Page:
Pension Funds Reap Healthy Returns from Alternative Fixed Income
In their quest for higher yields in the wake of the financial crisis, pension funds have been seeking alternatives to traditional bond investments.
The financial crisis left its mark on nearly all pension portfolios, and Metropolitan Government of Nashville and Davidson County was no exception. The Nashville, Tennessee-based public pension fund had an outsize equity allocation of 79 percent before shrinking by more than a quarter in the disastrous 2008 fiscal year, from $2.2 billion to $1.6 billion in assets.
As part of a change in direction, CIO Fadi BouSamra sought out so-called alternative fixed-income strategies to take advantage of dislocated credit markets. In late 2008, BouSamra won board approval to invest $25 million, or 1.5 percent of Nashville’s assets, in Pimco Distressed Mortgage Fund II, offered by Newport Beach, California-based bond giant Pacific Investment Management Co.
That was a smart move. Through November 30, 2012, the Pimco allocation had yielded a cumulative 173 percent. But BouSamra was just getting started. In 2009, Nashville bolstered its new alternative fixed-income portfolio by committing a total of $65 million to alternative investment manager Angelo, Gordon & Co. and credit specialist Marathon Asset Management. The two New York based firms were making use of a new federal government program: public-private investment partnerships. “We’re not an endowment, but we have a lot of opportunistic and risk-aware investments,” says BouSamra, who had become Nashville’s first investment professional when he joined the then-$1.1 billion fund in November 2003.
Since 2008, Nashville has halved its target equity allocation and taken stakes in some two dozen alternative fixed-income funds. For the three years ended November 30, these investments returned an annualized 16.74 percent. Alternative fixed income makes up 15 percent of Nashville’s total portfolio, which at $2.1 billion is almost back to its precrisis level. Devoting 30 percent to traditional fixed income no longer works, says BouSamra, who now targets 20 percent. With yields below 4 percent, explains the former American Express Financial Advisors stockbroker, “that model is yesterday, and it’s broken.”
| Metropolitan Government of Nashville and |
Davidson County CIO Fadi BouSamra
Fixed-income alternatives aren’t new, but they’ve evolved. They first appeared in the 1980s, when Michael Milken of New York investment bank Drexel Burnham Lambert began peddling high-yield, or junk, bonds. Since the recent credit crisis, pension plans have stepped into a void left by banks and fellow lenders like GE Capital and CIT Group, investing in vehicles created by hedge fund firms and other alternative managers. Also, the second and third Basel Accords and other global regulatory standards have forced banks to set aside capital in case borrowers with no ratings default on their loans. “Borrowers are not willing to shell out a huge fee to Moody’s and S&P,” explains Barbara McKee, principal and co-founder of White Oak Global Advisors, a San Francisco-based firm that offers alternative fixed-income products. For their part, banks avoid such loans because they don’t want to pay equity-size premiums, McKee says. That’s left a big opening for managers like White Oak to offer loans, package them and sell them to pension investors.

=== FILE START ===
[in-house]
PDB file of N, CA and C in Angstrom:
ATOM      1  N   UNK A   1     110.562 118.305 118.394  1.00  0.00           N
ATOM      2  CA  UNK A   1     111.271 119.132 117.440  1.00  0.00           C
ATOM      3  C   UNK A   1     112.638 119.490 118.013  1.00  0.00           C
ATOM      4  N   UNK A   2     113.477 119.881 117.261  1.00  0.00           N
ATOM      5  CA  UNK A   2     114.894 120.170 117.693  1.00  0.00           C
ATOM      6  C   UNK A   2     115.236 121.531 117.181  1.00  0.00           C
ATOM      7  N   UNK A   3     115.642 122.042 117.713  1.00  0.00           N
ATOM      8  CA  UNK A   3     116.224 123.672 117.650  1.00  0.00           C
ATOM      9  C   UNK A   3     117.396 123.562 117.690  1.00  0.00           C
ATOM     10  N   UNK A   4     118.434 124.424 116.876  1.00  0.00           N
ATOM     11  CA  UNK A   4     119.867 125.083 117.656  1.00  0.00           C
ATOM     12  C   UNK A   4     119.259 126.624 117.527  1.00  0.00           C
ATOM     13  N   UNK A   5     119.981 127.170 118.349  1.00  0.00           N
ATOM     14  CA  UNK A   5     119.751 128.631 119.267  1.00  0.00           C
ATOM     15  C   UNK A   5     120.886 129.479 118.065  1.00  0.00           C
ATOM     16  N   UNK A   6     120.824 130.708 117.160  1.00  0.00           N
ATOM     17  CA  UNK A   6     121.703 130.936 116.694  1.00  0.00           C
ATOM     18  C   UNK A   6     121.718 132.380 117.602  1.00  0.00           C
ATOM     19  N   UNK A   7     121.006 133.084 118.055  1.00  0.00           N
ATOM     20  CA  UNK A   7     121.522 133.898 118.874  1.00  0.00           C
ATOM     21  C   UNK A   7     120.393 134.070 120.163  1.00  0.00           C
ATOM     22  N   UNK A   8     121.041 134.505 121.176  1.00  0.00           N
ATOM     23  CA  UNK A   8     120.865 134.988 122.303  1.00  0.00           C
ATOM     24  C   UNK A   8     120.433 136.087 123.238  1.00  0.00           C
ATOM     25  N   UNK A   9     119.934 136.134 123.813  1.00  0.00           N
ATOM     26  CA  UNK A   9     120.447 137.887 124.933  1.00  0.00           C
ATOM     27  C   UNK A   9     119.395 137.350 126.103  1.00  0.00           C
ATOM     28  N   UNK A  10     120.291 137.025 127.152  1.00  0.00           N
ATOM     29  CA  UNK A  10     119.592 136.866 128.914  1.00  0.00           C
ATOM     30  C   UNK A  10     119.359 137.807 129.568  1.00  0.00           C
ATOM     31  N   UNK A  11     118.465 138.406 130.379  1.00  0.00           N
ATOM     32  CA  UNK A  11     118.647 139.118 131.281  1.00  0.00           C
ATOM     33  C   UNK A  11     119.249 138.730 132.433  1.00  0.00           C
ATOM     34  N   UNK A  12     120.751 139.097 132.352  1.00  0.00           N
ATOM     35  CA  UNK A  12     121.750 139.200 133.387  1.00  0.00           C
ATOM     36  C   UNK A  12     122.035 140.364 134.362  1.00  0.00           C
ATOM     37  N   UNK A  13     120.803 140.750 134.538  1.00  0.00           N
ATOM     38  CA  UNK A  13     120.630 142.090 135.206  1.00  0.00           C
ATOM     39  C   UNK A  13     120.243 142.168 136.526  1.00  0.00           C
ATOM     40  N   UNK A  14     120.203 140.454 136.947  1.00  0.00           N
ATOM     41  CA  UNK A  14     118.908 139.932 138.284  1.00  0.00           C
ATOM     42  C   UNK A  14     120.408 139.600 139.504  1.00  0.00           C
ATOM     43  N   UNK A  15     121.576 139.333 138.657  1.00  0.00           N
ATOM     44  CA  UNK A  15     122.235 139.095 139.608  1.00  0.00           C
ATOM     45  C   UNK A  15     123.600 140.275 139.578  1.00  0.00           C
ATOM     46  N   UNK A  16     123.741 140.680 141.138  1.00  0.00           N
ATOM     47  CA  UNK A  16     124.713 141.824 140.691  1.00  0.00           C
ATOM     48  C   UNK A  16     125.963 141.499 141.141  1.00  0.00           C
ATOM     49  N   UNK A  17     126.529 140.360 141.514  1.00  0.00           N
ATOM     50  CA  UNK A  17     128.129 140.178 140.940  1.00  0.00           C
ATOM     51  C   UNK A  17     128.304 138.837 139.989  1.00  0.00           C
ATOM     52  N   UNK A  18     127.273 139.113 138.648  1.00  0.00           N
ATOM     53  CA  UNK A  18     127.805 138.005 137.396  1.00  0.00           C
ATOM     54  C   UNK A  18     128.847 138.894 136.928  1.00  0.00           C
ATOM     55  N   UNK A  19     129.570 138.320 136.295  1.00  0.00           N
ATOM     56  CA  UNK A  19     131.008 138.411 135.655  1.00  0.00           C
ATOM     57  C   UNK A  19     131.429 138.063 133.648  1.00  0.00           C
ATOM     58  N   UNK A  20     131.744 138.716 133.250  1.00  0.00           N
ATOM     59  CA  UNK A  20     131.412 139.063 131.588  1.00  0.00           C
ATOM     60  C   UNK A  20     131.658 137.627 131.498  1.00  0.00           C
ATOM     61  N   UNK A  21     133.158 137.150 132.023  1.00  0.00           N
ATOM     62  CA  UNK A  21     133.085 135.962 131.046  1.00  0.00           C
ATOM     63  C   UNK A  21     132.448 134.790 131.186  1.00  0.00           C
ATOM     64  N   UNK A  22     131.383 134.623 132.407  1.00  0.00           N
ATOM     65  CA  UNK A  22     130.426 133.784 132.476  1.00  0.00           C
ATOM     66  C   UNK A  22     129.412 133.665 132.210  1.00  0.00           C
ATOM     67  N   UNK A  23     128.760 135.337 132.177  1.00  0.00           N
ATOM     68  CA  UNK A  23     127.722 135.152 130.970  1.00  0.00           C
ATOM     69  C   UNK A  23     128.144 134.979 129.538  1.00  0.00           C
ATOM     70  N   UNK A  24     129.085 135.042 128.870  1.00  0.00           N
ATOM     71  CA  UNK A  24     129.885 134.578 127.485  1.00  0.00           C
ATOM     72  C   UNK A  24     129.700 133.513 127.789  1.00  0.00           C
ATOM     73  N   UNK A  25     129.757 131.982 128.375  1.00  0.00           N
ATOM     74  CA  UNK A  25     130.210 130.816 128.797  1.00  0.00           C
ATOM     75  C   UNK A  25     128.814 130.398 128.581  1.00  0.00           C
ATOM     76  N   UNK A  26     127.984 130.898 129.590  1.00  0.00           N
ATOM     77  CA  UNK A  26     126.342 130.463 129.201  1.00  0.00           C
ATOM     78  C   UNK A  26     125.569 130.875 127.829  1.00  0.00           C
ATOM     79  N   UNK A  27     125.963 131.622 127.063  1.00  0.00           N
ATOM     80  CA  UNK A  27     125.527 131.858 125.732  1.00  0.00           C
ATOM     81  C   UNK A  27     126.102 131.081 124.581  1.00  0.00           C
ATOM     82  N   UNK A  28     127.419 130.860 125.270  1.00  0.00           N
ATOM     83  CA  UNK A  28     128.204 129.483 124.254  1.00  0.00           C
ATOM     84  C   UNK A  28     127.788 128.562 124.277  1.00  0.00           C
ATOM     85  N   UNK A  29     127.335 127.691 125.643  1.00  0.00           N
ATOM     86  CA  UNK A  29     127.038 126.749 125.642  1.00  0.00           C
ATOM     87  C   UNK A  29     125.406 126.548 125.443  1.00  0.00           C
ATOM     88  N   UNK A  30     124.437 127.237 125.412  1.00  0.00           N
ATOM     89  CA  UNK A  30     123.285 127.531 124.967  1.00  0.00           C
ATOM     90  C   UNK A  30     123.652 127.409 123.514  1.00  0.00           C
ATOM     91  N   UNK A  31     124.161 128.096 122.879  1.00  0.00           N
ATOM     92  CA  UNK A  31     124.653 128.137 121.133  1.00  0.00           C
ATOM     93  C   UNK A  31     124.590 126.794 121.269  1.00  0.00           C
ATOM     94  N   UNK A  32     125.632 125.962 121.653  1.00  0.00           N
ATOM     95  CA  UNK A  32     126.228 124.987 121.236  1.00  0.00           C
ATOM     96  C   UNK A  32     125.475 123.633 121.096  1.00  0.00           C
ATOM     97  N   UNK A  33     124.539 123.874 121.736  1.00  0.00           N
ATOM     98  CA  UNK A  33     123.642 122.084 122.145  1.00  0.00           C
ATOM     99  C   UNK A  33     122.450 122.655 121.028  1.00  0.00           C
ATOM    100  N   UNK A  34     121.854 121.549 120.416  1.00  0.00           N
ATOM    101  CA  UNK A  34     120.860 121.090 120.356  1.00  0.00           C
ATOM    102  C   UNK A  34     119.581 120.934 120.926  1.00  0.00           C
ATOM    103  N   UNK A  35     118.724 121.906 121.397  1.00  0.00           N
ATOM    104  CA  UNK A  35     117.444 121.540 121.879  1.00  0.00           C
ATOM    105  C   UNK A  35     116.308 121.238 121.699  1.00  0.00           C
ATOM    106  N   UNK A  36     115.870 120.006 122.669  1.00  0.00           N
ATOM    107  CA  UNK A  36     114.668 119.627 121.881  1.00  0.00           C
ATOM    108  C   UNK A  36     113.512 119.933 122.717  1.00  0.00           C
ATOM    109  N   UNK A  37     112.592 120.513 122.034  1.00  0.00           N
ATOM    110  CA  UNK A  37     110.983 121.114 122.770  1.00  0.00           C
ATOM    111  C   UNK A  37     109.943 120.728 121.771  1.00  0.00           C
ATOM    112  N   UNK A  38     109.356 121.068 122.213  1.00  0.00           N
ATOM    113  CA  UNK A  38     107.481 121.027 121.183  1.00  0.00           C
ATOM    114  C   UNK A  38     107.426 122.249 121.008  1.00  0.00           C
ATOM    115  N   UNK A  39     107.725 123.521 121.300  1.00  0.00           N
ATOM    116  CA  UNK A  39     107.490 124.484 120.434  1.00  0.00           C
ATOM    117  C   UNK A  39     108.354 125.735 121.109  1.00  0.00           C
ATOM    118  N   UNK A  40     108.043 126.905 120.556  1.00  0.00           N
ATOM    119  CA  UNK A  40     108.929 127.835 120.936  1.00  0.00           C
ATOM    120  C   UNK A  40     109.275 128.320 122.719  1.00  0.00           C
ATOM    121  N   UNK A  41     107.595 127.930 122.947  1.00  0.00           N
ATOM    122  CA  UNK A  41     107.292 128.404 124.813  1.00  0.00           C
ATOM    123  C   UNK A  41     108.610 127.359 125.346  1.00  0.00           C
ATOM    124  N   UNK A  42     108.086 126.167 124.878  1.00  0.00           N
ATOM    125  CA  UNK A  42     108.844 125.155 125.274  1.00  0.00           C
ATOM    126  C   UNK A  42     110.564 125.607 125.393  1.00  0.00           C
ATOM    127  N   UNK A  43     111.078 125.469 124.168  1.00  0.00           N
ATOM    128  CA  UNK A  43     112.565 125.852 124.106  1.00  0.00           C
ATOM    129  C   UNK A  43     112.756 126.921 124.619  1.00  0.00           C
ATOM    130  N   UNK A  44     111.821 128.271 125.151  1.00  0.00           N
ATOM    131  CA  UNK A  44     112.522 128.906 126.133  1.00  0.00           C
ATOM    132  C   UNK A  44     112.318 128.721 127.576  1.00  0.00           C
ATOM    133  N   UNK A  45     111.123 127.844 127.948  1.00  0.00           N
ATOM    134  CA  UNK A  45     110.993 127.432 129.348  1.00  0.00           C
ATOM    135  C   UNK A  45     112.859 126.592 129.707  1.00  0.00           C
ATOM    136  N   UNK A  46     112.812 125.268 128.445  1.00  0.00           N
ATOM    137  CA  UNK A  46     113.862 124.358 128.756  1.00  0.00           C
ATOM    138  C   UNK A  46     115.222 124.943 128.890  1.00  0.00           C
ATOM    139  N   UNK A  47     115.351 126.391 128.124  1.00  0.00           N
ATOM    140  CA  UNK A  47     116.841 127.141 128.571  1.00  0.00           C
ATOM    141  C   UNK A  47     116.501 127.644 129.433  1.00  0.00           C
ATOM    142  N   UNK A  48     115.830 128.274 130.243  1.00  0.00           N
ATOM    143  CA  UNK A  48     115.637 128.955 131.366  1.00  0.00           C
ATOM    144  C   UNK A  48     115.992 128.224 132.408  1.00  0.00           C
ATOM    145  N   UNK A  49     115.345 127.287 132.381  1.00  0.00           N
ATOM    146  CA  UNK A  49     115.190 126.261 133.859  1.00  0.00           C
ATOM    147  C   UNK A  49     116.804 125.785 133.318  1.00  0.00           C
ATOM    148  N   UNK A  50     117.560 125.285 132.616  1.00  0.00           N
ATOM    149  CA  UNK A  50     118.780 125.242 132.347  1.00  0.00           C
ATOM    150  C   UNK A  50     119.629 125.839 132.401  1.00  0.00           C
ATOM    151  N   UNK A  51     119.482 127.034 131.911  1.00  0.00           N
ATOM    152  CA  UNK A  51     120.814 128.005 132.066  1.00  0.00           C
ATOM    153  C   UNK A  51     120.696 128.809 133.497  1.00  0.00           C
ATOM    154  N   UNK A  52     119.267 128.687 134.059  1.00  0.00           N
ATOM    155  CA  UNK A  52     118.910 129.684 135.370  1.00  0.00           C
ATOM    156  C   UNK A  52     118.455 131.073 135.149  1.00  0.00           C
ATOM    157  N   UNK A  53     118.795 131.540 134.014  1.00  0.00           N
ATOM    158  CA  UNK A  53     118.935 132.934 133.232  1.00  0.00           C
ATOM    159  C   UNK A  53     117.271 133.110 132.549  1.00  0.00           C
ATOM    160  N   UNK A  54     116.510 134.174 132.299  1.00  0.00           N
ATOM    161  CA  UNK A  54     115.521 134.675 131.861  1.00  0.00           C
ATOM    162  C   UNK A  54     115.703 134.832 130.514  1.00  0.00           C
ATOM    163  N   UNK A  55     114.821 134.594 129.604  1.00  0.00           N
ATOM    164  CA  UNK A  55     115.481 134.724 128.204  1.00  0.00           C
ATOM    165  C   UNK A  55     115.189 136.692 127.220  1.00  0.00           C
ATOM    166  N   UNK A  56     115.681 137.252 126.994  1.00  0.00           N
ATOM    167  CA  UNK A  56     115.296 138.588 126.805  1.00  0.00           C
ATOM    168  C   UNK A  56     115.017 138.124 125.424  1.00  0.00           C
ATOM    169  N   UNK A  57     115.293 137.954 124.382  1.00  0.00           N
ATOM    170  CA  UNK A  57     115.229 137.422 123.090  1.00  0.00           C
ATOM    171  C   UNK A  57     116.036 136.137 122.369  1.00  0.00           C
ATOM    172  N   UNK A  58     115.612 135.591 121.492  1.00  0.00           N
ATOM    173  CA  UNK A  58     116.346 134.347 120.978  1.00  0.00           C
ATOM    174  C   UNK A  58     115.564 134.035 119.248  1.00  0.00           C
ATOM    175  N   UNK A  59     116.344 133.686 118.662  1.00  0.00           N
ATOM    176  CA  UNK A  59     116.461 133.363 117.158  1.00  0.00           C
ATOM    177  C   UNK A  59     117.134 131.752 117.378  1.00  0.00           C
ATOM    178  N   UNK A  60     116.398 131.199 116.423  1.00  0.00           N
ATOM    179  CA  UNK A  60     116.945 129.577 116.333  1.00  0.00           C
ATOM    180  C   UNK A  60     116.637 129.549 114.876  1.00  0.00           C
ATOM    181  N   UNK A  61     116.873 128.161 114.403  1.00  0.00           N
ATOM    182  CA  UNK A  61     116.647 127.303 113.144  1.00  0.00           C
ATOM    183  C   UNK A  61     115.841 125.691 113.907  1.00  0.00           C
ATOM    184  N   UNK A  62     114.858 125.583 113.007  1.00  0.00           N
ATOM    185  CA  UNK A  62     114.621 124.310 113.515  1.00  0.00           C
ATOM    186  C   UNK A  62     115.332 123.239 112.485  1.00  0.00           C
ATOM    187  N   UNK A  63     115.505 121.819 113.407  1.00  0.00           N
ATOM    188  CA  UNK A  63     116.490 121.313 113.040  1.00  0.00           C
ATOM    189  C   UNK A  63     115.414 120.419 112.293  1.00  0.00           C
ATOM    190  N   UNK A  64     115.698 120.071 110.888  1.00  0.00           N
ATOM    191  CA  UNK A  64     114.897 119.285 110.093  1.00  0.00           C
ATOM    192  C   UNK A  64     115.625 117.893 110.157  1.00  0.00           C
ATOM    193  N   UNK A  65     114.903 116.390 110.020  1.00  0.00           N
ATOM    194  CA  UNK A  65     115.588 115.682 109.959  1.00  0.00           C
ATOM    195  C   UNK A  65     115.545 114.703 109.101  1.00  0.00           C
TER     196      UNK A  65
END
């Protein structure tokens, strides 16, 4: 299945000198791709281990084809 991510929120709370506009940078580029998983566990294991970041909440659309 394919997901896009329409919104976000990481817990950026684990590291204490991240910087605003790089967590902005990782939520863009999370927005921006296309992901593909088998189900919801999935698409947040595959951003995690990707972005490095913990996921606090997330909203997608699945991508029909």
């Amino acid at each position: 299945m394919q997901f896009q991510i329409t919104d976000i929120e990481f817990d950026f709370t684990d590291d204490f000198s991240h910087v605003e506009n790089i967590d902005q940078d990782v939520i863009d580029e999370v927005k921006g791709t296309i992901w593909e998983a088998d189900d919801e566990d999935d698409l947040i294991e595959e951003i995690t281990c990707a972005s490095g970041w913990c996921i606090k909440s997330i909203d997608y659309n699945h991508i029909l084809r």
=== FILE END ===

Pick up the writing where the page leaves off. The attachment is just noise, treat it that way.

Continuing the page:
Five years ago, as interest rates fell, HGK Asset Management began working on a strategy to help its public pension clients reach their goal of a 7 percent or greater return. The Jersey City, New Jersey-based firm went on to launch a senior loan fund that targets a 9 percent yield. “We were hesitant to move into the high-yield space because of its correlation to equities,” says president Arthur Coia. “So we looked for something different.” HGK’s Strategic Income Fund I invests in portions of senior loans to middle-market companies looking to expand; it features a floating rate so clients won’t get hurt if and when interest rates rise. For the three years since inception, the fund has posted a 9 percent annualized return.
Banks’ desire to rid their balance sheets of long-term debt from infrastructure projects they underwrote has given Nashville and its peers yet another option. Ten years ago the leveraged-loan market was all syndicated by banks, observes Robert Dewing, a New York-based portfolio manager for J.P. Morgan Asset Management Infrastructure Debt Group, one of Nashville’s holdings, but today many of these loans are made by asset managers and other nonbank entities, with price data such as bid-ask spreads readily accessible online.
Opportunities still abound, BouSamra notes. They include lending to energy producers, making private loans to the middle market, buying whole loans from banks and investing in some asset-backed securities. “There is still some opportunity in senior loans, primarily because spreads over Libor are still good and most now have a Libor floor giving some insulation if rates rise,” BouSamra says. “The opportunity in lending and asset-backed securities is still there because most pools of money cannot invest in them due to the reduced liquidity or lower credit quality.” And with the U.S. Federal Reserve promising to keep interest rates low for the next two years, BouSamra will probably continue his search for alternative fixed income.